From outside the containing class, a non-static nested class has to be referred to using a name of the form variableName.NestedClassName, where variableName is a variable that refers to the object that contains the class. This is actually rather rare, however. A non-static nested class is generally used only inside the class in which it is nested, and there it can be referred to by its simple name.

In order to create an object that belongs to an inner class, you must first have an object that belongs to the containing class. (When working inside the class, the object "this" is used implicitly.) The inner class object is permanently associated with the containing class object, and it has complete access to the members of the containing class object. Looking at an example will help, and will hopefully convince you that inner classes are really very natural. Consider a class that represents poker games. This class might include a nested class to represent the players of the game. This structure of the PokerGame class could be:

public class PokerGame {  // Represents a game of poker.
    private class Player {  // Represents one of the players in this game.
    } // end class Player
    private Deck deck;      // A deck of cards for playing the game.
    private int pot;        // The amount of money that has been bet.

} // end class PokerGame

If game is a variable of type PokerGame, then, conceptually, game contains its own copy of the Player class. In an instance method of a PokerGame object, a new Player object would be created by saying "new Player()", just as for any other class. (A Player object could be created outside the PokerGame class with an expression such as "game.new Player()". Again, however, this is very rare.) The Player object will have access to the deck and pot instance variables in the PokerGame object. Each PokerGame object has its own deck and pot and Players. Players of that poker game use the deck and pot for that game; players of another poker game use the other game's deck and pot. That's the effect of making the Player class non-static. This is the most natural way for players to behave. A Player object represents a player of one particular poker game. If Player were a static nested class, on the other hand, it would represent the general idea of a poker player, independent of a particular poker game.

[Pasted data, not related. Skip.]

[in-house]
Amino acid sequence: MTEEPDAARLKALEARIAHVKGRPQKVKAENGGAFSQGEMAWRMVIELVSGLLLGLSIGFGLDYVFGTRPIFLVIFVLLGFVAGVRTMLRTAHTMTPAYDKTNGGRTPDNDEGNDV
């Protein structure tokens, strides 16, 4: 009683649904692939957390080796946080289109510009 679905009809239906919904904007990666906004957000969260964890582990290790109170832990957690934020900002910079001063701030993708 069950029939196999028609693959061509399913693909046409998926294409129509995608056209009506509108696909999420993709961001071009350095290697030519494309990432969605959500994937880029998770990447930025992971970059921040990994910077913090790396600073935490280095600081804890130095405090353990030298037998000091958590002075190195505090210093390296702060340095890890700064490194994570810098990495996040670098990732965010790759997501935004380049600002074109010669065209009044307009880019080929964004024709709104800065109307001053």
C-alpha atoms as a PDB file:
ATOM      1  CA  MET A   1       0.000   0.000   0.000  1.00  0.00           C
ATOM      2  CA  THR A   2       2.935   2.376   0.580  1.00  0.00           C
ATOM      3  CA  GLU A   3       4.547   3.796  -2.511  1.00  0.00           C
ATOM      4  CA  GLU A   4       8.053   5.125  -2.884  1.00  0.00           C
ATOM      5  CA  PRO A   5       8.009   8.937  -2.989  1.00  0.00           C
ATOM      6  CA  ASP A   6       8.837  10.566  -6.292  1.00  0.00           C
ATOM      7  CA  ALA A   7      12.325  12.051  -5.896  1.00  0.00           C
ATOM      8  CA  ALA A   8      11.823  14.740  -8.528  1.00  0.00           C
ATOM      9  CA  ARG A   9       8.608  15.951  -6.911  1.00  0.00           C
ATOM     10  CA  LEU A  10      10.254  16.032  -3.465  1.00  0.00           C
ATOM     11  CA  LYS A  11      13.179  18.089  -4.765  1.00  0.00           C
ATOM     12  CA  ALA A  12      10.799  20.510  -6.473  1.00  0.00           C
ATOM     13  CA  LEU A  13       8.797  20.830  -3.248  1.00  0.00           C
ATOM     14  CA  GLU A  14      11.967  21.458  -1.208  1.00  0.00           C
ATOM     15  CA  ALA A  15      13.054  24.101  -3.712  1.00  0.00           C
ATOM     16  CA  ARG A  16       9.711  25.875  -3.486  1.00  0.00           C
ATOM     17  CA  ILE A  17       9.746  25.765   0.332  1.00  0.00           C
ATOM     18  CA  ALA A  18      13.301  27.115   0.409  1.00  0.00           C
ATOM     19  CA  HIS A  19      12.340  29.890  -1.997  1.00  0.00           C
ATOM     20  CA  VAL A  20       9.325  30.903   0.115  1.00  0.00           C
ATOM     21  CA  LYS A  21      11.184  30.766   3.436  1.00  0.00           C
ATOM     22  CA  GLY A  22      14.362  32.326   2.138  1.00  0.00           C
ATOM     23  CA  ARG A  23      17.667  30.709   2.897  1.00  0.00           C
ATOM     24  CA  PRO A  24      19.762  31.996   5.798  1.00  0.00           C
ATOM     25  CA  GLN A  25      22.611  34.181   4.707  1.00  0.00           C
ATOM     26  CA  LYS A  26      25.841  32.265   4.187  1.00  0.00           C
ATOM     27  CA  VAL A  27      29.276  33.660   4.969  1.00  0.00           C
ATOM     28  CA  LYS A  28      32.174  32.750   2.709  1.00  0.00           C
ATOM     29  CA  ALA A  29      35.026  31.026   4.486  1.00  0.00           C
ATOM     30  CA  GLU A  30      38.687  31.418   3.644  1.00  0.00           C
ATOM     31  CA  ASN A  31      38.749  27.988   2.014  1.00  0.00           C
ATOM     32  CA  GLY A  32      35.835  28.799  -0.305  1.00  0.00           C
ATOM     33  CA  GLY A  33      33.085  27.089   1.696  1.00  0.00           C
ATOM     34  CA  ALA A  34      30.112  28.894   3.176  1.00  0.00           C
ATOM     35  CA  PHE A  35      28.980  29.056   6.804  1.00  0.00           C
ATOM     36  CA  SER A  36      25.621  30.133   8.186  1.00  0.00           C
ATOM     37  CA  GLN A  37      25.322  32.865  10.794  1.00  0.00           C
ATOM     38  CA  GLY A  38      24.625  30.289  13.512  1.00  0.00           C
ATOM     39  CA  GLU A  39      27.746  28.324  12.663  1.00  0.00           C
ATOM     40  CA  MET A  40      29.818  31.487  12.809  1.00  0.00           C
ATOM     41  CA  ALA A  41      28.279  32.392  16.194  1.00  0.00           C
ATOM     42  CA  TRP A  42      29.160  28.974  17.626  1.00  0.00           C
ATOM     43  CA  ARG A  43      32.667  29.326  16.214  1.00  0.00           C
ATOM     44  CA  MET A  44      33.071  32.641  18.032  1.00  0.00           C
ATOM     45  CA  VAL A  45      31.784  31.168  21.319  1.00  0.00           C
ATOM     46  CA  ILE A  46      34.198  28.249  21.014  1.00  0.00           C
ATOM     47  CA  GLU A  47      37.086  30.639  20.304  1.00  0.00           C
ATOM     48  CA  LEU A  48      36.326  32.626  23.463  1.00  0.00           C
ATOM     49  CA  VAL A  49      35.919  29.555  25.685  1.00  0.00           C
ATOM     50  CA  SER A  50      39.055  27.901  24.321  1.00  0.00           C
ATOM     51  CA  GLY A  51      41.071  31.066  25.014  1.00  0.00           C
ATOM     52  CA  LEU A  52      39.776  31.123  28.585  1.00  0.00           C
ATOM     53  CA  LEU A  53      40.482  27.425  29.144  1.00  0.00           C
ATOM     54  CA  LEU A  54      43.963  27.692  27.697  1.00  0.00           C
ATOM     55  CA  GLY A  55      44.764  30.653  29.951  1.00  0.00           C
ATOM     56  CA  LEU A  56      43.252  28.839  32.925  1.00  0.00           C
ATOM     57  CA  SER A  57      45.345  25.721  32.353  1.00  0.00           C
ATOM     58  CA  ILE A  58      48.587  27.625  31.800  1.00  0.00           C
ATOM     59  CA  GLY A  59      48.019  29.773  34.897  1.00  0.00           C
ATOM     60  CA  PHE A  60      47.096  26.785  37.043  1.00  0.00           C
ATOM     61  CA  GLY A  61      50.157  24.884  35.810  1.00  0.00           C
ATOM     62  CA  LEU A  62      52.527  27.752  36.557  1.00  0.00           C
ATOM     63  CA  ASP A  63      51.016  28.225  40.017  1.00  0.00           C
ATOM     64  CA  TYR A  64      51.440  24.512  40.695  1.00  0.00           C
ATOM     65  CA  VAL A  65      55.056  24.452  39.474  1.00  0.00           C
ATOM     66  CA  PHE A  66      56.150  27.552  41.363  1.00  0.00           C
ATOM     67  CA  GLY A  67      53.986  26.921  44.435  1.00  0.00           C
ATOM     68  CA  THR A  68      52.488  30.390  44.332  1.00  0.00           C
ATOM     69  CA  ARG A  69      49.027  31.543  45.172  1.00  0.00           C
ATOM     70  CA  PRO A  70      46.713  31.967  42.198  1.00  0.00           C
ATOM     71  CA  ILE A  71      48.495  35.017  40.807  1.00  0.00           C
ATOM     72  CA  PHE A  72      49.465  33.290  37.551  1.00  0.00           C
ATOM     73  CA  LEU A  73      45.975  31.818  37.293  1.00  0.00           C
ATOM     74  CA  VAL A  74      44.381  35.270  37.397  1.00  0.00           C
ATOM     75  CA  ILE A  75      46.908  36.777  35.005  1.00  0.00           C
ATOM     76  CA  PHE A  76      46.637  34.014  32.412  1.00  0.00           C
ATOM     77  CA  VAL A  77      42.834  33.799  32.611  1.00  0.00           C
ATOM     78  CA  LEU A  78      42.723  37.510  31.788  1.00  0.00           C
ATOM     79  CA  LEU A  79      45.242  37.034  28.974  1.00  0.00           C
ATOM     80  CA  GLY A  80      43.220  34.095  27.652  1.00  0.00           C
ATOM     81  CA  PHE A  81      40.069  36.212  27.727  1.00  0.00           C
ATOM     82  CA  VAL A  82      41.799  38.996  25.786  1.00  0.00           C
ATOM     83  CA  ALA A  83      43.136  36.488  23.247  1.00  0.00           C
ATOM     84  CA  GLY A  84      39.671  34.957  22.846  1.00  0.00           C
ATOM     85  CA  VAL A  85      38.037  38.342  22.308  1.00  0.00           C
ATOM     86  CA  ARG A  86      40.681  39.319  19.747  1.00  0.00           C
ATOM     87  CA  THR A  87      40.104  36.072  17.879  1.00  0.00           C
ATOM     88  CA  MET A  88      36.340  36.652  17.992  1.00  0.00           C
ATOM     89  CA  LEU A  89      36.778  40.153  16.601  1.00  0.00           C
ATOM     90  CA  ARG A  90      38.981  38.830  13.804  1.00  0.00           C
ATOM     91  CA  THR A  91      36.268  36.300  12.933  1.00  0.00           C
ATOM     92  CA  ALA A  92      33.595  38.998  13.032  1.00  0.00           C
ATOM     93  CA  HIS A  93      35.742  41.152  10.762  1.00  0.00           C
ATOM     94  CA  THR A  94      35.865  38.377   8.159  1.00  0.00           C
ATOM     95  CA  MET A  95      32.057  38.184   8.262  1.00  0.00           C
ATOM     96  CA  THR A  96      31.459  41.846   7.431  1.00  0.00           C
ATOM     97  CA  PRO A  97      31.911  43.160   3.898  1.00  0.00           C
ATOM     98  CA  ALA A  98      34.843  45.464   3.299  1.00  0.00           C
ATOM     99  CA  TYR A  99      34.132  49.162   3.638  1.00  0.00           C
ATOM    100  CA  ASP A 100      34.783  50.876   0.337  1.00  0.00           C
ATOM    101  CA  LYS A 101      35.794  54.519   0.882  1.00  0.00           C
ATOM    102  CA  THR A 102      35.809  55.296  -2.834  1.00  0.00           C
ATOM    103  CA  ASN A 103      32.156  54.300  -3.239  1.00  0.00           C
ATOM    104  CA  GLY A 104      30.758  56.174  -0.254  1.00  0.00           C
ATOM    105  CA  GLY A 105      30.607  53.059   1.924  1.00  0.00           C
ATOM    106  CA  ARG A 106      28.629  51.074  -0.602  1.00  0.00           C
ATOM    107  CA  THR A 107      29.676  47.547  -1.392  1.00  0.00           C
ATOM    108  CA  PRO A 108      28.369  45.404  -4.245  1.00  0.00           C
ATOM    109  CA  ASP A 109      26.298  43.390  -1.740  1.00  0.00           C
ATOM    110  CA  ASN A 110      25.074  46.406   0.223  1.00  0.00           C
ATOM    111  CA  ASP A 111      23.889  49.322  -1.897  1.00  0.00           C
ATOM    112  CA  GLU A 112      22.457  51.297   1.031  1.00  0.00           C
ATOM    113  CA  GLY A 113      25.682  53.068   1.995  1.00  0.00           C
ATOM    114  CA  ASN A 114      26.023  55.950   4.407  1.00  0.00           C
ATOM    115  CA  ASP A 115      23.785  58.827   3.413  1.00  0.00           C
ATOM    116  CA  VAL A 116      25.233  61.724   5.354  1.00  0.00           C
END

5.7.3  Anonymous Inner Classes

In some cases, you might find yourself writing an inner class and then using that class in just a single line of your program. Is it worth creating such a class? Indeed, it can be, but for cases like this you have the option of using an anonymous inner class. An anonymous class is created with a variation of the new operator that has the form

          new  superclass-or-interface ( parameter-list ) {

This constructor defines a new class, without giving it a name, and it simultaneously creates an object that belongs to that class. This form of the new operator can be used in any statement where a regular "new" could be used. The intention of this expression is to create: "a new object belonging to a class that is the same as superclass-or-interface but with these methods-and-variables added." The effect is to create a uniquely customized object, just at the point in the program where you need it. Note that it is possible to base an anonymous class on an interface, rather than a class. In this case, the anonymous class must implement the interface by defining all the methods that are declared in the interface. If an interface is used as a base, the parameter-list must be empty. Otherwise, it can contain parameters for a constructor in the superclass.

Anonymous classes are often used for handling events in graphical user interfaces, and we will encounter them several times in the chapters on GUI programming. For now, we will look at one not-very-plausible example. Consider the Drawable interface, which is defined earlier in this section. Suppose that we want a Drawable object that draws a filled, red, 100-pixel square. Rather than defining a new, separate class and then using that class to create the object, we can use an anonymous class to create the object in one statement:

Drawable redSquare = new Drawable() {
       void draw(Graphics g) {

The semicolon at the end of this statement is not part of the class definition. It's the semicolon that is required at the end of every declaration statement.

When a Java class is compiled, each anonymous nested class will produce a separate class file. If the name of the main class is MainClass, for example, then the names of the class files for the anonymous nested classes will be MainClass$1.class, MainClass$2.class, MainClass$3.class, and so on.

5.7.4  Mixing Static and Non-static

Classes, as I've said, have two very distinct purposes. A class can be used to group together a set of static member variables and static member subroutines. Or it can be used as a factory for making objects. The non-static variables and subroutines in the class definition specify the instance variables and methods of the objects. In most cases, a class performs one or the other of these roles, not both.